How to speak up for yourself at work?

How to speak up for yourself at work?

Some of us aren’t built to make speeches, strike up conversations with strangers or generally draw attention to ourselves, but that doesn’t mean you can’t speak up when you need to at work.

If you feel the need to make a comment, request or complaint to a colleague or your boss, it’s important to first clarify and revaluate the situation. Make sure you’ve fully grasped what’s going on and haven’t misunderstood the circumstances. From there you can figure out exactly what you want to achieve from speaking up and what the potential consequences might be.

If you’re feeling a little nervous, consider what might happen if you were to say nothing at all. It could really motivate you to acknowledge what you might miss out on or what you may experience as a result of staying silent. Perhaps you’ve missed out on something before for the same reason?

There’s always a chance things won’t go your way or the conversation may take a rather difficult turn. Although it’s best not to expect the worst, you should prepare for it. The key here is to remain calm and focused and never allow the experience to put you off from speaking out again. If you think you are being unfairly treated, don’t give up.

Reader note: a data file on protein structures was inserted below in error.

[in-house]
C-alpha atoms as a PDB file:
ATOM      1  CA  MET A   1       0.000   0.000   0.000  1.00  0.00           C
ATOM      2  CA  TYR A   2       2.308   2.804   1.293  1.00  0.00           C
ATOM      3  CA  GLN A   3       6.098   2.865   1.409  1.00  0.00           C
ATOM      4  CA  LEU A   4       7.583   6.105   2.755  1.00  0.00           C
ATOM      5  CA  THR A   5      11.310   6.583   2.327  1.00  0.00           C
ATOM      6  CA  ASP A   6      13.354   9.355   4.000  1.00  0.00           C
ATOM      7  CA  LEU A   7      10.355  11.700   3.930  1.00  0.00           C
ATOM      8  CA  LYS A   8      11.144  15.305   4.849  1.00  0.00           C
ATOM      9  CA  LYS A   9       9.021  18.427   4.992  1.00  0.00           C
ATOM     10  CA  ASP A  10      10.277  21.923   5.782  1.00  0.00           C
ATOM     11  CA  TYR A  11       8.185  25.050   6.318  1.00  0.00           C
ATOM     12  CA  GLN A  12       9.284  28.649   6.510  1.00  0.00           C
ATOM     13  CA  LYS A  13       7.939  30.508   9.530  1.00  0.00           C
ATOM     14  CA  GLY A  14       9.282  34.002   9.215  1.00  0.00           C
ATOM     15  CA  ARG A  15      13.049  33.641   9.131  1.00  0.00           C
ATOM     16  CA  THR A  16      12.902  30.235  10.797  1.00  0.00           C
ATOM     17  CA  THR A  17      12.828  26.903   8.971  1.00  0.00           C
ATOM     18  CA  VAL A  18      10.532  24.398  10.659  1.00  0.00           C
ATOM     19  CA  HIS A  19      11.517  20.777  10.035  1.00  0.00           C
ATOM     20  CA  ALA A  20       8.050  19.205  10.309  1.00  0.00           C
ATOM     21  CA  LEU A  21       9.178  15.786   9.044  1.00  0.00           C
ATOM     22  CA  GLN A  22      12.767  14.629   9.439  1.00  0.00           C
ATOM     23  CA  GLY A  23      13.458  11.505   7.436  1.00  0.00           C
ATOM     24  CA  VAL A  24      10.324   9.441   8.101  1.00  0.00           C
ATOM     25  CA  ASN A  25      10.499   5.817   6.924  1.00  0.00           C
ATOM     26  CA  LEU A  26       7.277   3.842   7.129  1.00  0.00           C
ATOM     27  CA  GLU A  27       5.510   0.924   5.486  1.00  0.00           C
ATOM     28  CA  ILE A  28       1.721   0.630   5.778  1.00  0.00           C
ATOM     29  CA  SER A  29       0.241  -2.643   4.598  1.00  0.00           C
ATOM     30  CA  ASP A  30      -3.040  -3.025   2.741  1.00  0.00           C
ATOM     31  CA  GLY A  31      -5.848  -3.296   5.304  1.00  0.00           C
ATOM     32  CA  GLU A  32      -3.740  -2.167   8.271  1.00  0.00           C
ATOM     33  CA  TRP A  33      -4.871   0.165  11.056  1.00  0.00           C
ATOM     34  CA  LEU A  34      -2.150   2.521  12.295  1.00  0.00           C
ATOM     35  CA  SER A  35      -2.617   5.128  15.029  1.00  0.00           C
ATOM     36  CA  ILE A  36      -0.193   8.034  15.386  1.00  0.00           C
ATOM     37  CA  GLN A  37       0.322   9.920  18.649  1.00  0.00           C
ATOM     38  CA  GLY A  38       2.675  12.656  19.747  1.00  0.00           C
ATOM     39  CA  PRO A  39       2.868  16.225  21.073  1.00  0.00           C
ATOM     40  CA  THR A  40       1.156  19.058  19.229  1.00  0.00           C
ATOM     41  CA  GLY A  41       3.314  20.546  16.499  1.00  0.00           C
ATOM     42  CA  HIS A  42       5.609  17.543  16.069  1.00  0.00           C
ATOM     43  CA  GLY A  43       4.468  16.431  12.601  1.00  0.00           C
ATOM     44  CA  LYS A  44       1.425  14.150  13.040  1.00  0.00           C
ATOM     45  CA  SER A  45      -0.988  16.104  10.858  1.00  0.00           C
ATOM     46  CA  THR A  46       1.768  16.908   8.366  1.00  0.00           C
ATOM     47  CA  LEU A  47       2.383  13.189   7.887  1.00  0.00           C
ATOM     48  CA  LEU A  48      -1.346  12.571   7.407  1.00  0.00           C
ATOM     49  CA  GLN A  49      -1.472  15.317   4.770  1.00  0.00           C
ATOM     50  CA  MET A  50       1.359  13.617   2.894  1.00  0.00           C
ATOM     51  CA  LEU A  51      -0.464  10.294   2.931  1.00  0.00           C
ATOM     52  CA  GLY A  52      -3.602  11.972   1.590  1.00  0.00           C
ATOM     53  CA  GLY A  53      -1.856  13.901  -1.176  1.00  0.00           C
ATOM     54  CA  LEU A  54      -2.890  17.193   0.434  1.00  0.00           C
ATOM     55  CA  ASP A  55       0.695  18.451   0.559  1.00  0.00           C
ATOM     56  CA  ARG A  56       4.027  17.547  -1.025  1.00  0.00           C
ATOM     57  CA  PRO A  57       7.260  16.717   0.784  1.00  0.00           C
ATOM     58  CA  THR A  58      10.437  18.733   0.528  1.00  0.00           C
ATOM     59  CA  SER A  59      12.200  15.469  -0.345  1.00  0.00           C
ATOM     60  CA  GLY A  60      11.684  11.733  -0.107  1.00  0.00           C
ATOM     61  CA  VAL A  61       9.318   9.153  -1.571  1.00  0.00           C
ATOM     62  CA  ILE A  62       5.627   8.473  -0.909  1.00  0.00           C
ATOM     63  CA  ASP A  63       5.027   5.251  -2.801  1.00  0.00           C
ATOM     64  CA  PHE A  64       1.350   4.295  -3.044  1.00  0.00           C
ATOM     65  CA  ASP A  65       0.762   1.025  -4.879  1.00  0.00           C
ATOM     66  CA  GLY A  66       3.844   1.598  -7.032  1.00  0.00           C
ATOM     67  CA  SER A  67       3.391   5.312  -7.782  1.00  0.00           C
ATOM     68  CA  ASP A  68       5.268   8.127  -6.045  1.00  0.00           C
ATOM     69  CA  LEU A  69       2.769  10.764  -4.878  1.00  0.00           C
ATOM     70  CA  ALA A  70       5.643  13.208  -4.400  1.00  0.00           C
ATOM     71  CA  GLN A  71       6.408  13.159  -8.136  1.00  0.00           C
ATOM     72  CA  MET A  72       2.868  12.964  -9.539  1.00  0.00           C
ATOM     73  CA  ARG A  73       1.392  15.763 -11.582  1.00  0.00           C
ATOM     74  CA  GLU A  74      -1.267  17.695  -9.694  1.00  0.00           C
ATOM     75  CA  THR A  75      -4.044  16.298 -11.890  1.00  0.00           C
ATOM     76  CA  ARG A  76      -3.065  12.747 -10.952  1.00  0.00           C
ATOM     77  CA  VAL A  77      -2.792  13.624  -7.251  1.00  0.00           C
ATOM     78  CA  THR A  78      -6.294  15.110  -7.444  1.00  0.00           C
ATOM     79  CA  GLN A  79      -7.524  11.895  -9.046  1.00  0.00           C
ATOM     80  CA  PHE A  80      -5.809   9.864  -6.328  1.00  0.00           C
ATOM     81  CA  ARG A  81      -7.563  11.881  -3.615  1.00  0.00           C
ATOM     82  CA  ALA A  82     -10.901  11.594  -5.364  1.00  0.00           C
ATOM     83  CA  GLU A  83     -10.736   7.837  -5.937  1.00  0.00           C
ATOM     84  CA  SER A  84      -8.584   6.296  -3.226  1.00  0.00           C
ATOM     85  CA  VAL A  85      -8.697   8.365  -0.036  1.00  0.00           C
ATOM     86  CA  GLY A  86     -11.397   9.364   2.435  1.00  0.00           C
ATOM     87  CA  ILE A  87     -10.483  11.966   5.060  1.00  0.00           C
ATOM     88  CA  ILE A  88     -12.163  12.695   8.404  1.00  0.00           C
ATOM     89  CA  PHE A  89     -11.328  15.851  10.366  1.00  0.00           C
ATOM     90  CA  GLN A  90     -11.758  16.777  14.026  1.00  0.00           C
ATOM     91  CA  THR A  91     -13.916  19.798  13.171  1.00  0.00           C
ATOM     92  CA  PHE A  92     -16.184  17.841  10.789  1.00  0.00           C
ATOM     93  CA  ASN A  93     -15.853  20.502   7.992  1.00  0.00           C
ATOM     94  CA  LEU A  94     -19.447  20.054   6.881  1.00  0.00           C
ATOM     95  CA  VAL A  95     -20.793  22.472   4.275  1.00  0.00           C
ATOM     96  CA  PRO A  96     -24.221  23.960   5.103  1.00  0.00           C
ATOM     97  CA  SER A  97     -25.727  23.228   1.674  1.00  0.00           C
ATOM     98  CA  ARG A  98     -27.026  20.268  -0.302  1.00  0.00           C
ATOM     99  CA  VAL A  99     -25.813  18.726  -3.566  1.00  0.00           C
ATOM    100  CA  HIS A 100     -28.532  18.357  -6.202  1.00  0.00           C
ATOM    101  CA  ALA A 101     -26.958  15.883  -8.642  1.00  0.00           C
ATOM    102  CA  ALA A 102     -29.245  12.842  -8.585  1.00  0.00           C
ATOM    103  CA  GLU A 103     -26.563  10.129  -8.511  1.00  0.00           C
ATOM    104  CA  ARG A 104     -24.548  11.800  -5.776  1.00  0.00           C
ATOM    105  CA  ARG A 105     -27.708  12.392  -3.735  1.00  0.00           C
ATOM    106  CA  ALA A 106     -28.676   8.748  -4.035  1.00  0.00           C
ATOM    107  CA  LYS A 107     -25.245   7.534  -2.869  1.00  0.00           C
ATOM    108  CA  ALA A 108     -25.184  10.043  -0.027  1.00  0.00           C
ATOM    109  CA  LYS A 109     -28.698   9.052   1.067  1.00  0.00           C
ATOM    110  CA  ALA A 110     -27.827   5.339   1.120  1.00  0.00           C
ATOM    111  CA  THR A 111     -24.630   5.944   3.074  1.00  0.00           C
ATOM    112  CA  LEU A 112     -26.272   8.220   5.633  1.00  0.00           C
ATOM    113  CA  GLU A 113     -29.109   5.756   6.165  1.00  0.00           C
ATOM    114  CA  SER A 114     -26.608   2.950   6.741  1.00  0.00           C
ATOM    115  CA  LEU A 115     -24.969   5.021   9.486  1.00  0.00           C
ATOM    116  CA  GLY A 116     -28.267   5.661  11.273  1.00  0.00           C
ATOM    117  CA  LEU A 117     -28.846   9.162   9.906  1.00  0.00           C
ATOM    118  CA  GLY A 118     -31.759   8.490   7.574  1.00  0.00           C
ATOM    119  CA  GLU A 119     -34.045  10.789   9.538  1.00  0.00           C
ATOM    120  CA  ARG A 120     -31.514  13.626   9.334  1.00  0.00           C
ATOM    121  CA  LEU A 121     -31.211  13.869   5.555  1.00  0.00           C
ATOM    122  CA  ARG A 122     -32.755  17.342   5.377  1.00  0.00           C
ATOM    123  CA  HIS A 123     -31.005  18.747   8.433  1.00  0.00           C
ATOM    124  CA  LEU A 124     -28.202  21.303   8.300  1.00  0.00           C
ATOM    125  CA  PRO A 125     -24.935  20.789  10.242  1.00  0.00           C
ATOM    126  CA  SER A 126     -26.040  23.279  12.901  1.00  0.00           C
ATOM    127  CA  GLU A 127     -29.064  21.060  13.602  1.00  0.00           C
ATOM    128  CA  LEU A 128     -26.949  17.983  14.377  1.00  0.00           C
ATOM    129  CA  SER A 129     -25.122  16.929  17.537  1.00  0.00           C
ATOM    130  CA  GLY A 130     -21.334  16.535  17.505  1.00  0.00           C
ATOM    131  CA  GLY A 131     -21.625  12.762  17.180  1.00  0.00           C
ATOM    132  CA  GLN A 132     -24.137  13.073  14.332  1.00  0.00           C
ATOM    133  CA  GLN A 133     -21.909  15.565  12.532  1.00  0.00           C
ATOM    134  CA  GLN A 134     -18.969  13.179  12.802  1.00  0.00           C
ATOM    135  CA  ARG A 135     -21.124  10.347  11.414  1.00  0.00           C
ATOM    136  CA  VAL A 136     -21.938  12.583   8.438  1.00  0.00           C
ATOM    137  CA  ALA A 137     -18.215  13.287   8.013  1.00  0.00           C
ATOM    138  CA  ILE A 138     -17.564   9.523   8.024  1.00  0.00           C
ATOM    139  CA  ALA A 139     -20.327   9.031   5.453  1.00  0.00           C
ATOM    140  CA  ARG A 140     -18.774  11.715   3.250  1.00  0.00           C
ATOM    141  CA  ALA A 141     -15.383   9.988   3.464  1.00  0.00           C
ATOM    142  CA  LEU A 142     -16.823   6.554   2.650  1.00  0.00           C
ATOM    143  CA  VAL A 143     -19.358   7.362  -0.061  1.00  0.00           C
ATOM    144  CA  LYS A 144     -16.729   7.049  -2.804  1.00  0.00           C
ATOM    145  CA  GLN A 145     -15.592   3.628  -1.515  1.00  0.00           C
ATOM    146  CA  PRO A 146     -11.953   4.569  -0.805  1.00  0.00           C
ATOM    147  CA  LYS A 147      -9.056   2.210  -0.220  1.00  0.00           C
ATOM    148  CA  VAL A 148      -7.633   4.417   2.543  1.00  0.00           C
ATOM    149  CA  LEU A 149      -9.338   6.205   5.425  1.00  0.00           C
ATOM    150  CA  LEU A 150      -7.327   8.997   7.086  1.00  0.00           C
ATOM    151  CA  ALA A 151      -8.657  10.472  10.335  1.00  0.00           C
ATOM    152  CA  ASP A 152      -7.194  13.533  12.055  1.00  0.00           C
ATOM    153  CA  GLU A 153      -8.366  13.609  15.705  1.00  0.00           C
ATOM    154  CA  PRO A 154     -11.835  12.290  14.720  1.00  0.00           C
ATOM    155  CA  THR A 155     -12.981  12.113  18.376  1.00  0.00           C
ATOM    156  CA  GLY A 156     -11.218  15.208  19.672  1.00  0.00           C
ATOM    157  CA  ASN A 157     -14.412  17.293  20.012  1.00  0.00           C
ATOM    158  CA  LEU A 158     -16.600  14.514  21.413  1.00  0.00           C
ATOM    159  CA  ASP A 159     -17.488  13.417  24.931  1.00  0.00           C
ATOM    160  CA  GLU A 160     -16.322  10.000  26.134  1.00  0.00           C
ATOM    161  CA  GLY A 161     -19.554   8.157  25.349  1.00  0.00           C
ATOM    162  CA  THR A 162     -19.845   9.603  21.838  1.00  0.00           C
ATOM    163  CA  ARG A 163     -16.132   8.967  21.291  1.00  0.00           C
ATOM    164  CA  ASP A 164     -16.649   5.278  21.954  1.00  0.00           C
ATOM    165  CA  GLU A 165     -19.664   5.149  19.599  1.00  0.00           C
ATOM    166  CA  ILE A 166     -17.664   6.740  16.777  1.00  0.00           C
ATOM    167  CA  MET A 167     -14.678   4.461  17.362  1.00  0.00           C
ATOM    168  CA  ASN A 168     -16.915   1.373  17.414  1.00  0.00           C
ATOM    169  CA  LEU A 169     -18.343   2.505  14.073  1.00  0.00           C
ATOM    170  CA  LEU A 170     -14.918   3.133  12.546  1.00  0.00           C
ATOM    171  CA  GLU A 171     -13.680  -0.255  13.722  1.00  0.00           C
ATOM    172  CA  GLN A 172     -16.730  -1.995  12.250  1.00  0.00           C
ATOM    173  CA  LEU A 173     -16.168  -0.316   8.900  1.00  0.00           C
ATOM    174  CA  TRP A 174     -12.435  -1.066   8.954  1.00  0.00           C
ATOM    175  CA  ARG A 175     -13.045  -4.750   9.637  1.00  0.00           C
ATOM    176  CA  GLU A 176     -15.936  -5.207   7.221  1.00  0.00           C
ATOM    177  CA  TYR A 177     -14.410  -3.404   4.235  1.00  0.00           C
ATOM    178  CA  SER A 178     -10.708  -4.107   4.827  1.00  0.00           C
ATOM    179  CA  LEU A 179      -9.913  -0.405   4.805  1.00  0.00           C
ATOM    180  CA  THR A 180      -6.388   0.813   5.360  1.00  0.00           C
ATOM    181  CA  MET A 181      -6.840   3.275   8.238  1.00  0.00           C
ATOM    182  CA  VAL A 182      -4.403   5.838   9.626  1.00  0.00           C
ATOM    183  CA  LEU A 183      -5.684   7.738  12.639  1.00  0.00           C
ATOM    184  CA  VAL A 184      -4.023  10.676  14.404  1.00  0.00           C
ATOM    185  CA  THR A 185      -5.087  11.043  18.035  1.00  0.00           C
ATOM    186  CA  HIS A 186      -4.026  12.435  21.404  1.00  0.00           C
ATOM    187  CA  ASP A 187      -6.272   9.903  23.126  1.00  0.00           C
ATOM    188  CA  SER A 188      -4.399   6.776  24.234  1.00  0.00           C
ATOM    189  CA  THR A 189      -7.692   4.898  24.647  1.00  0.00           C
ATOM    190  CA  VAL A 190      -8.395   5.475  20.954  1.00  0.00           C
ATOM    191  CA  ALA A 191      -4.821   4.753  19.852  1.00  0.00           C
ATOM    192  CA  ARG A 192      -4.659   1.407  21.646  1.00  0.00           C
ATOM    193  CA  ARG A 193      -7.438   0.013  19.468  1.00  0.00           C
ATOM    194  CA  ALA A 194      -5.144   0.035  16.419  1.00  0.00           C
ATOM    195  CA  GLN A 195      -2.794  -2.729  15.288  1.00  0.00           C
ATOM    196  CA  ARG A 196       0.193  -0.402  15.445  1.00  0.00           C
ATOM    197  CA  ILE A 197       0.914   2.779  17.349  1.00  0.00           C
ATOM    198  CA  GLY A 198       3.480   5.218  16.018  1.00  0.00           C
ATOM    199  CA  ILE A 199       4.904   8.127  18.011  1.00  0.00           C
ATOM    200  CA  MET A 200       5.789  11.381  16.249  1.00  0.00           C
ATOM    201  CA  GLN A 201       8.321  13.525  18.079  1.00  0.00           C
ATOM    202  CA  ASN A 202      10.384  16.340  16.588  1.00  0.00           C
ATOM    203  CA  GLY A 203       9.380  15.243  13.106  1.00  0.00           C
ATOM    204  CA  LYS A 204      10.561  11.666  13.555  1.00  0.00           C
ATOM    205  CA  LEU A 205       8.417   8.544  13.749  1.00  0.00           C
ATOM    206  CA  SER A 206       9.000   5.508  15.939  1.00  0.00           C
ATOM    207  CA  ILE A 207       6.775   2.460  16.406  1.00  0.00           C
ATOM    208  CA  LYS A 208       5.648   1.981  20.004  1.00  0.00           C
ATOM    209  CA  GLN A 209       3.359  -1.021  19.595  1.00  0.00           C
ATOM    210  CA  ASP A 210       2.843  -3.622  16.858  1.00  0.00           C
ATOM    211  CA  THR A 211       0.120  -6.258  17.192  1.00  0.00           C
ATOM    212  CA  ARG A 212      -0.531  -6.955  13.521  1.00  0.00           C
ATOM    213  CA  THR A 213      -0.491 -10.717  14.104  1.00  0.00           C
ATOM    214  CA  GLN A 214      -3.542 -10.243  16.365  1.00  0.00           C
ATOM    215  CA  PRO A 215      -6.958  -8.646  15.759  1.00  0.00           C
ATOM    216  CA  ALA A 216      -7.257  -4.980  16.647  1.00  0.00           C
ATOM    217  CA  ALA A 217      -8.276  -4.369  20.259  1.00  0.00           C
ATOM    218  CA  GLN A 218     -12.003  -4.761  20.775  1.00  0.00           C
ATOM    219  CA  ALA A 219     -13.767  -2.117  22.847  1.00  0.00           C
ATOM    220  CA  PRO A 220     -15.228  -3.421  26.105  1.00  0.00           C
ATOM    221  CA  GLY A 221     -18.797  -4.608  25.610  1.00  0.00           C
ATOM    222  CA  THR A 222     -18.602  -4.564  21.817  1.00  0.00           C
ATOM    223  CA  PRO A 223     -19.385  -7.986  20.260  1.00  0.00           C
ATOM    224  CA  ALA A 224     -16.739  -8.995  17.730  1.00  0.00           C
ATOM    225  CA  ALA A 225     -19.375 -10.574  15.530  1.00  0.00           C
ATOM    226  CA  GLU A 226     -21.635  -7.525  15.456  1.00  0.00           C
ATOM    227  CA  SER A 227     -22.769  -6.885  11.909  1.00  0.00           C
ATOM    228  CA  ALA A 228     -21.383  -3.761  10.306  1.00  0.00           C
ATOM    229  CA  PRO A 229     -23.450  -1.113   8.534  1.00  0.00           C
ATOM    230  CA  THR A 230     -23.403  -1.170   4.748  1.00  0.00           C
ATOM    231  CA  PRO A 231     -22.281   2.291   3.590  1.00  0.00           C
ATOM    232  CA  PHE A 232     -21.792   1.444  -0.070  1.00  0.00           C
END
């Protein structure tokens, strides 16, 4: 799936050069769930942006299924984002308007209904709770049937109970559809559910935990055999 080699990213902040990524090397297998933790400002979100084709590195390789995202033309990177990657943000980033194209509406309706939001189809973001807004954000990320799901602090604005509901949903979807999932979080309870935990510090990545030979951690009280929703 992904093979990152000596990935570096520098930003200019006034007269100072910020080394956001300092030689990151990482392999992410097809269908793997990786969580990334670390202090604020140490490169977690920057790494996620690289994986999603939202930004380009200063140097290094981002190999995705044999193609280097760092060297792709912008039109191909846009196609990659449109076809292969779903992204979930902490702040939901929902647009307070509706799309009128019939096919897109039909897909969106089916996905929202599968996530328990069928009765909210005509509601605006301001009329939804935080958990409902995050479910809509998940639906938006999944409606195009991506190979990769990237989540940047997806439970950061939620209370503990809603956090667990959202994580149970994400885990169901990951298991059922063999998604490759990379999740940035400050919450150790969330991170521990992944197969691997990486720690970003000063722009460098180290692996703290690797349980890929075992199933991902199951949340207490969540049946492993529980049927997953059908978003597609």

It may be worthwhile to script what you want to say and read through it a couple of times. Don’t learn it word for word as you may put unnecessary pressure on yourself and sound stiff and robotic, but if you have a rough idea of how the words will sound it could help build your confidence. Saying it out loud will also help you to select the best phrasing to express how you’re feeling.

It’s not only important to know what to say, but where and when to say it as well. Find somewhere quiet and private away from other co-workers at a time when you’re not busy. It’s also a good idea to hold off from starting a conversation at the very beginning or very end of the day.

Finally, think positively and aim for success. Take your time and visualize a successful outcome. You may not be a natural speaker, but that’s only because it comes with experience.

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